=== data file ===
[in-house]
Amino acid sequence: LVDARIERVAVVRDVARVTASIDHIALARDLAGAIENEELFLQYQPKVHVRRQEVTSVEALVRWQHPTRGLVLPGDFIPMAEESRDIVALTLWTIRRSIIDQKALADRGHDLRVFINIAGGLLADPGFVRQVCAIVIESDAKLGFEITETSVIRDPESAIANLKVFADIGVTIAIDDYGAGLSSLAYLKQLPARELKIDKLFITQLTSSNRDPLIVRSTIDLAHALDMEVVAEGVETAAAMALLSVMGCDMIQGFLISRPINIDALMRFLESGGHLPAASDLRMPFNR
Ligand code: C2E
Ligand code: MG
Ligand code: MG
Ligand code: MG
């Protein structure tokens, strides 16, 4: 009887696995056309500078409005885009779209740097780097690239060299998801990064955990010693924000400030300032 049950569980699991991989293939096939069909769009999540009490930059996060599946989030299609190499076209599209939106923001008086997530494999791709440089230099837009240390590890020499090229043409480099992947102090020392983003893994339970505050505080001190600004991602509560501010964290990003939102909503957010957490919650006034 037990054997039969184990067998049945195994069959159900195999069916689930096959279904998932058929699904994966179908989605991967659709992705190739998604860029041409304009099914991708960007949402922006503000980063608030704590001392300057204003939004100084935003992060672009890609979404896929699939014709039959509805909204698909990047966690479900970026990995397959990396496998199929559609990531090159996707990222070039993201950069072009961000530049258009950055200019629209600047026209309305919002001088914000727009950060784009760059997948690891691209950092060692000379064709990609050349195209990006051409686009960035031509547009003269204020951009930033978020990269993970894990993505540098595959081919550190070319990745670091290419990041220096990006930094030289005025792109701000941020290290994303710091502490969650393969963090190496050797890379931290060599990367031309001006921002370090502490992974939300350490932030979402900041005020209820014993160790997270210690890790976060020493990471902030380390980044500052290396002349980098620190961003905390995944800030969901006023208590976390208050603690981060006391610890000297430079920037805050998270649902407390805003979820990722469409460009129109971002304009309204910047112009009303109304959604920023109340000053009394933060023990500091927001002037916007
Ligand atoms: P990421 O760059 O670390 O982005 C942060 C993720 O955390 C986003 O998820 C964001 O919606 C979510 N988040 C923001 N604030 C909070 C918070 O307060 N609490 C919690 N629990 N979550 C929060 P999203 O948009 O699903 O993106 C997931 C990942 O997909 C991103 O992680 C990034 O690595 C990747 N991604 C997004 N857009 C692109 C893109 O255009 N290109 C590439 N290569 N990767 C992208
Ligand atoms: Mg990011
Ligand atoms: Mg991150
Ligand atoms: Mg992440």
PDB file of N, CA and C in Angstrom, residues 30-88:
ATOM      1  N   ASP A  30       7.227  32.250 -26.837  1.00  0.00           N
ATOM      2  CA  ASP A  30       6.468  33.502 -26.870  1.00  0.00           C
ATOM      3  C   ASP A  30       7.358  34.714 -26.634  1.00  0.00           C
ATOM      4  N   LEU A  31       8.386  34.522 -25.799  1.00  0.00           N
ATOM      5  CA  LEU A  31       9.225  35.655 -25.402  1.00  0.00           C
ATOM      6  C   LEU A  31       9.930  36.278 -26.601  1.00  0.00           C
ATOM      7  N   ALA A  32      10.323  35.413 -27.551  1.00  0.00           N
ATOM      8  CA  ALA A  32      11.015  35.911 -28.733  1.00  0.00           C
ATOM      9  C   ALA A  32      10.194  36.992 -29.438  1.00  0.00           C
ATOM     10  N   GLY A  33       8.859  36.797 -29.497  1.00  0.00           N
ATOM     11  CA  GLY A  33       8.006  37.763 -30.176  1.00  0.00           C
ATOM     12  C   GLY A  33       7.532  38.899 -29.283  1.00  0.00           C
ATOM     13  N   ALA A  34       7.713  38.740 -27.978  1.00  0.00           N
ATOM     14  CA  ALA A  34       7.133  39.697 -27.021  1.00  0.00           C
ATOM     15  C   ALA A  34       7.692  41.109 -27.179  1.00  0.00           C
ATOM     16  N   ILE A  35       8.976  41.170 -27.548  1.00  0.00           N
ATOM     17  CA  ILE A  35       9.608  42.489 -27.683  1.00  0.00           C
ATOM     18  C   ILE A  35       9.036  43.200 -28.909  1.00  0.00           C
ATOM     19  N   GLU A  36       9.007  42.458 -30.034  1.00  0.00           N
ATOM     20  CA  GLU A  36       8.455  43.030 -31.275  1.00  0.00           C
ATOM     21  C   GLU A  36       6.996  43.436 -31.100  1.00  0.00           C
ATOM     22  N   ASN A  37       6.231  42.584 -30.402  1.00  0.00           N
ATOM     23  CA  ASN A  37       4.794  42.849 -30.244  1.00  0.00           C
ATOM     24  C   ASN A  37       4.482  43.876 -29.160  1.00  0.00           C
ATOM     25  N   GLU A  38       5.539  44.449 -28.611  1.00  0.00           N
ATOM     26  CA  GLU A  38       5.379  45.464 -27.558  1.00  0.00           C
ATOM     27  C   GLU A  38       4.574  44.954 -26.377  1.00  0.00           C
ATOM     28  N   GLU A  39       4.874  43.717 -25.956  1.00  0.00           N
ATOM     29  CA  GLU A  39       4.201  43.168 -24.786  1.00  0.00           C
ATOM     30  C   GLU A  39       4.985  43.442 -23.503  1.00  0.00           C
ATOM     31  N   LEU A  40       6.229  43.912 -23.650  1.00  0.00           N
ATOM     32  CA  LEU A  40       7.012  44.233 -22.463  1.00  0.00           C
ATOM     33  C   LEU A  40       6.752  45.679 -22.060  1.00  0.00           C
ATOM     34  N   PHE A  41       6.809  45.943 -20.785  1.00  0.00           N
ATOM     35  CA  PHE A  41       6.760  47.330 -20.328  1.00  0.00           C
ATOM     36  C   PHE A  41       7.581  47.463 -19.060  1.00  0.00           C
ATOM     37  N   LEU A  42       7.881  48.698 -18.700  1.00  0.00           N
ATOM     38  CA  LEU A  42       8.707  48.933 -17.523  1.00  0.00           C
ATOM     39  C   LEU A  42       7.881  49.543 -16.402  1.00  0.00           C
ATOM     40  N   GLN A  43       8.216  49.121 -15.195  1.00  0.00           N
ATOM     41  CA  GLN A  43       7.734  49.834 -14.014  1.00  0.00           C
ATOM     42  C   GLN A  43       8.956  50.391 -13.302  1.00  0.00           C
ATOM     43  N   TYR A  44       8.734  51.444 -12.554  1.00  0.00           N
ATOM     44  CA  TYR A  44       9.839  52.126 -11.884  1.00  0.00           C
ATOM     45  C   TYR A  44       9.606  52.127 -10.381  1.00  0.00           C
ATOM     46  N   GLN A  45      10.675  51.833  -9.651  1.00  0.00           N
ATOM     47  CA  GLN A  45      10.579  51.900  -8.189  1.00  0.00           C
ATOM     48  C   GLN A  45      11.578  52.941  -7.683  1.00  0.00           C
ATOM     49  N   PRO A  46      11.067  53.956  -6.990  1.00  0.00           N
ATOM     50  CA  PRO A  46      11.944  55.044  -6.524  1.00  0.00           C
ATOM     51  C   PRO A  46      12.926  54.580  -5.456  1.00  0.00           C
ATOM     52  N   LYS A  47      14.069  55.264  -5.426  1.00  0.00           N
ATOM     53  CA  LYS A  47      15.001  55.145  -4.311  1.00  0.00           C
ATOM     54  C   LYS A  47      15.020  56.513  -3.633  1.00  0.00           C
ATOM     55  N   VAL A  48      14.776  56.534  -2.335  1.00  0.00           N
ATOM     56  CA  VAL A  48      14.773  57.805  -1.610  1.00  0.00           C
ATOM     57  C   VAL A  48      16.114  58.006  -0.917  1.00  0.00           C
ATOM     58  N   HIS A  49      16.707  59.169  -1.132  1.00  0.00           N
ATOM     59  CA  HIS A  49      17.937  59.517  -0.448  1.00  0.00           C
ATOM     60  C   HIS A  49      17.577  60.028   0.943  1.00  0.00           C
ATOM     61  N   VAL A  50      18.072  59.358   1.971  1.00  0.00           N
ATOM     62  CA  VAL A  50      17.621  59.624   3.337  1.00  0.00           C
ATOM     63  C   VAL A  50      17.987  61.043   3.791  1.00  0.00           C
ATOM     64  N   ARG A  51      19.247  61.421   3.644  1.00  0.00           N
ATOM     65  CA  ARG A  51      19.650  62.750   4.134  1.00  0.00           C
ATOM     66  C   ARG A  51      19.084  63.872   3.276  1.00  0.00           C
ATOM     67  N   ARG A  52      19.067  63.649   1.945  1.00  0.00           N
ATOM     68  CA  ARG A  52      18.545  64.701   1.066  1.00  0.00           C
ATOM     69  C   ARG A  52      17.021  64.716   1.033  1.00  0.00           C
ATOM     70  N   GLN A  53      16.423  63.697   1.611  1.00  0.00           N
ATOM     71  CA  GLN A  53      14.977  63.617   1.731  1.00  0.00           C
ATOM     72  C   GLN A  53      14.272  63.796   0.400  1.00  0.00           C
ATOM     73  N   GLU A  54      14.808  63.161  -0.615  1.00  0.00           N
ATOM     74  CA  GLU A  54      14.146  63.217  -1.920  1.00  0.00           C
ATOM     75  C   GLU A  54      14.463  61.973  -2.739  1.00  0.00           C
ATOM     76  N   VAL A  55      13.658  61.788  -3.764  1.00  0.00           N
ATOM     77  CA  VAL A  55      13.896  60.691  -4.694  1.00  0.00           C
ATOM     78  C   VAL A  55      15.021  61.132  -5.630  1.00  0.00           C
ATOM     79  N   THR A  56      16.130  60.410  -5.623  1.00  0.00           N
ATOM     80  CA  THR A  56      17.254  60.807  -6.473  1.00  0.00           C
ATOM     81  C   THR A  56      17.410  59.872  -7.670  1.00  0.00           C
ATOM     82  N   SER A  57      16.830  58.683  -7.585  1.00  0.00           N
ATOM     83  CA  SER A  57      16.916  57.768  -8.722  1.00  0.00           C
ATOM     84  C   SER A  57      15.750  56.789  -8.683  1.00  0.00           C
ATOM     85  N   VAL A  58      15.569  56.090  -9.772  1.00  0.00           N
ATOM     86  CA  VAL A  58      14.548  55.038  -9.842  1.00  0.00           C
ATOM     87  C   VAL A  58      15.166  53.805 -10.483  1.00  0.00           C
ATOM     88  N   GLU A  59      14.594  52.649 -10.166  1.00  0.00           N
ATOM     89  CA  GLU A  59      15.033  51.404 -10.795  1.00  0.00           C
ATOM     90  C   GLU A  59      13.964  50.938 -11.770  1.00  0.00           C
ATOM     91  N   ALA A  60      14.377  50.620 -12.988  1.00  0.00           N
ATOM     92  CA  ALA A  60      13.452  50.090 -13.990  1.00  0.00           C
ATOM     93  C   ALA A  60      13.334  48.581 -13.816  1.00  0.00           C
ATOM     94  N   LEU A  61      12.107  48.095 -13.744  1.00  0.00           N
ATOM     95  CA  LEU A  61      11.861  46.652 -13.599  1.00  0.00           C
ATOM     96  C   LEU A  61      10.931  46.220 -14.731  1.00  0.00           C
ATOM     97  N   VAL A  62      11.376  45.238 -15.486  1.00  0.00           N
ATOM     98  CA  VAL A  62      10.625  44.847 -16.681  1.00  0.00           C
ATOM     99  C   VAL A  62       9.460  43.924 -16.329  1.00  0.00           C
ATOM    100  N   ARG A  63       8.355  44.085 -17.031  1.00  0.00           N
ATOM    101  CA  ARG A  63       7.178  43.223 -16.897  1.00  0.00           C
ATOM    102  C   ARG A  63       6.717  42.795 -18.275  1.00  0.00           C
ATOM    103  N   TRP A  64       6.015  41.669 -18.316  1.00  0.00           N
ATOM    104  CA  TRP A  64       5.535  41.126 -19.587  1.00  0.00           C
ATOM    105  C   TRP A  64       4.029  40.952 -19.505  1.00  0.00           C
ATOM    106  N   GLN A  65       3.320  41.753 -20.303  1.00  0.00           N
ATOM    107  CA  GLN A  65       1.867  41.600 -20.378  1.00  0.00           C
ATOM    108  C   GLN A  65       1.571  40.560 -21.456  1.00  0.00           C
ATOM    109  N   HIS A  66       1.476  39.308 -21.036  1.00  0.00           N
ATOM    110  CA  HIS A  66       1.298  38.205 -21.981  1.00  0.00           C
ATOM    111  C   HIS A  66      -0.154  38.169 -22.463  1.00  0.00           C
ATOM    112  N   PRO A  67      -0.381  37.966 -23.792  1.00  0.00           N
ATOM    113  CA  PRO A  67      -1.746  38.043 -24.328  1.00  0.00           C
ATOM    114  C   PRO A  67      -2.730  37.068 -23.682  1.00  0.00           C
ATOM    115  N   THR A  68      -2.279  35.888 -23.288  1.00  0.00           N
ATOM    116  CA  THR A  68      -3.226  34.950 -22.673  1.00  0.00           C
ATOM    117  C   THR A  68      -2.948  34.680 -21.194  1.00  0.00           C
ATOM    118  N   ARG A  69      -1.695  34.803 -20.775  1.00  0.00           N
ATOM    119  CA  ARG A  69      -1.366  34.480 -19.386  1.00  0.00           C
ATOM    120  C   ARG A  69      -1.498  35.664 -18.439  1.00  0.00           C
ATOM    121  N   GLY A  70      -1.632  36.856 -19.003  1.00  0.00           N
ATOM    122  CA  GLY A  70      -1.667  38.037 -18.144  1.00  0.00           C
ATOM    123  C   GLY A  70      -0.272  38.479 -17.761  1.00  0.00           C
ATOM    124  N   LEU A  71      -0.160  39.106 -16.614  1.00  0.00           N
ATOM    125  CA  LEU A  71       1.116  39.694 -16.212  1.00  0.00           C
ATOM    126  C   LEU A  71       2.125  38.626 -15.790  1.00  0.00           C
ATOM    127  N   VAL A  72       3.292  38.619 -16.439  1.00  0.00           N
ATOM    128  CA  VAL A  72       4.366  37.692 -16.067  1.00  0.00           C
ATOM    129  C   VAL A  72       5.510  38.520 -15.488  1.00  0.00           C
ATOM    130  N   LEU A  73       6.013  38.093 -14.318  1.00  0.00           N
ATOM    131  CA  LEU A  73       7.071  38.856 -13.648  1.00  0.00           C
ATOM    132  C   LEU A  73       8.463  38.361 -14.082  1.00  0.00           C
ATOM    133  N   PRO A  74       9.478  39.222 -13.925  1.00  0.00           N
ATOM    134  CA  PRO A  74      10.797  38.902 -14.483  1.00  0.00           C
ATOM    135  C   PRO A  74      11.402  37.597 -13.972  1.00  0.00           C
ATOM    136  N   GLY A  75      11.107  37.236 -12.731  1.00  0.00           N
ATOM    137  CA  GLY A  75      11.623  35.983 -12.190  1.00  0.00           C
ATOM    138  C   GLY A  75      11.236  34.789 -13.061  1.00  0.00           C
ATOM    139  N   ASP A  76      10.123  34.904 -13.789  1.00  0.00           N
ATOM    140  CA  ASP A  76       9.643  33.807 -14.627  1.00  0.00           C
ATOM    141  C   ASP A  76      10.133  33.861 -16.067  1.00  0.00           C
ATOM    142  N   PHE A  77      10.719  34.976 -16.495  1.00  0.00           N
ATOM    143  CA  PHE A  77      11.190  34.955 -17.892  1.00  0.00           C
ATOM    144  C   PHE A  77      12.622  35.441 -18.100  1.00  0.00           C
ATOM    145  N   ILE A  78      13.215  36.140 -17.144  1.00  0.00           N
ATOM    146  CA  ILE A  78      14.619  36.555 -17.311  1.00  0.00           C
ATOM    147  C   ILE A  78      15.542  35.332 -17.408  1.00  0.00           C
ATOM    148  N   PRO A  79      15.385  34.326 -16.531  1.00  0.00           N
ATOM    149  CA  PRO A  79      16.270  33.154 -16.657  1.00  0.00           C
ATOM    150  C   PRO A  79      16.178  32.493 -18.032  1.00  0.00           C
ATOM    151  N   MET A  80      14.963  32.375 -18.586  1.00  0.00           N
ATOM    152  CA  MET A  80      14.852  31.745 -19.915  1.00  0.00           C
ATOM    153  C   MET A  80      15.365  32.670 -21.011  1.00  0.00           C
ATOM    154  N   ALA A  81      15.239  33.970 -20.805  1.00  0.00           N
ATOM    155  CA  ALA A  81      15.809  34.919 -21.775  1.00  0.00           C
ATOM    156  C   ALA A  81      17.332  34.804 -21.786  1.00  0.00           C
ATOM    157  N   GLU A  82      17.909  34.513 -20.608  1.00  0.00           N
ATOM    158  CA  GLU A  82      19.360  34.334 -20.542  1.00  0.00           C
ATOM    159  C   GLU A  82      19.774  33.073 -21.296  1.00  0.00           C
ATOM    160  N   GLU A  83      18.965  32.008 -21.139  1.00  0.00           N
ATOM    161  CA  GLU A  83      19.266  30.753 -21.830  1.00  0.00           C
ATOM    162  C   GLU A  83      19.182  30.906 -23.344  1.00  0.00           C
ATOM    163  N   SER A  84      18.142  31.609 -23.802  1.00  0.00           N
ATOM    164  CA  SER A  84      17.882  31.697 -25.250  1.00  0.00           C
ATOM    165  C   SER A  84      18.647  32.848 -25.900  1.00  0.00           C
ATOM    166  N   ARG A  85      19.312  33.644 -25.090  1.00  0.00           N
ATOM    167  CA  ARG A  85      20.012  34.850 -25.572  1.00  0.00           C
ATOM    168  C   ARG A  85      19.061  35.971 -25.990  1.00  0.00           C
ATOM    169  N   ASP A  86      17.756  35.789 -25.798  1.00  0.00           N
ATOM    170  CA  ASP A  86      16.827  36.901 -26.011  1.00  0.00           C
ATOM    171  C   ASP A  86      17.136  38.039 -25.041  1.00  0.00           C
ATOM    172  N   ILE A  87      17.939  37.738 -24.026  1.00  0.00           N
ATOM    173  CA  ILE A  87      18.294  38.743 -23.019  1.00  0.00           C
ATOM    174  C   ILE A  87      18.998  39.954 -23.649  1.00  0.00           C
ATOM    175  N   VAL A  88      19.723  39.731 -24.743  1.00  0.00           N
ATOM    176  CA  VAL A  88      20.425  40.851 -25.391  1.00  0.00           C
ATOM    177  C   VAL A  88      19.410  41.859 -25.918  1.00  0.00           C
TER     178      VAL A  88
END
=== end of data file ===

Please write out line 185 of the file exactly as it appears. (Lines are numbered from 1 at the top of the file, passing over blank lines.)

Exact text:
ATOM    173  CA  ILE A  87      18.294  38.743 -23.019  1.00  0.00           C